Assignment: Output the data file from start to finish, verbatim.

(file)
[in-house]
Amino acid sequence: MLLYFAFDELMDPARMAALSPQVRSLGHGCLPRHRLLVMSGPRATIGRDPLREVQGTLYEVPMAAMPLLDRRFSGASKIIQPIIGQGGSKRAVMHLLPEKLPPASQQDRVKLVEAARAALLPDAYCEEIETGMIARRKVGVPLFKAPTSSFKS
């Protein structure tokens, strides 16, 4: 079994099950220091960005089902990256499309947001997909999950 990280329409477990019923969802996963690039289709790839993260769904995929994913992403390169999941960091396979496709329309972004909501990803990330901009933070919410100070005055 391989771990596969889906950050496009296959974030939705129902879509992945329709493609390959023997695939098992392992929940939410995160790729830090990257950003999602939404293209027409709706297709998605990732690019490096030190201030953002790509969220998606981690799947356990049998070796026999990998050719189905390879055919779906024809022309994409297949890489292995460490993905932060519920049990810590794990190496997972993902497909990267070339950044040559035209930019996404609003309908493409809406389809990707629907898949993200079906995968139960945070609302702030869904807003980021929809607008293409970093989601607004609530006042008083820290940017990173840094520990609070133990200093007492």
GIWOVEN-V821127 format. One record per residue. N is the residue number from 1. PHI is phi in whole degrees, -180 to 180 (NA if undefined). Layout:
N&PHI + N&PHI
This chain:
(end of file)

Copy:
[in-house]
Amino acid sequence: MLLYFAFDELMDPARMAALSPQVRSLGHGCLPRHRLLVMSGPRATIGRDPLREVQGTLYEVPMAAMPLLDRRFSGASKIIQPIIGQGGSKRAVMHLLPEKLPPASQQDRVKLVEAARAALLPDAYCEEIETGMIARRKVGVPLFKAPTSSFKS
């Protein structure tokens, strides 16, 4: 079994099950220091960005089902990256499309947001997909999950 990280329409477990019923969802996963690039289709790839993260769904995929994913992403390169999941960091396979496709329309972004909501990803990330901009933070919410100070005055 391989771990596969889906950050496009296959974030939705129902879509992945329709493609390959023997695939098992392992929940939410995160790729830090990257950003999602939404293209027409709706297709998605990732690019490096030190201030953002790509969220998606981690799947356990049998070796026999990998050719189905390879055919779906024809022309994409297949890489292995460490993905932060519920049990810590794990190496997972993902497909990267070339950044040559035209930019996404609003309908493409809406389809990707629907898949993200079906995968139960945070609302702030869904807003980021929809607008293409970093989601607004609530006042008083820290940017990173840094520990609070133990200093007492």
GIWOVEN-V821127 format. One record per residue. N is the residue number from 1. PHI is phi in whole degrees, -180 to 180 (NA if undefined). Layout:
N&PHI + N&PHI
This chain: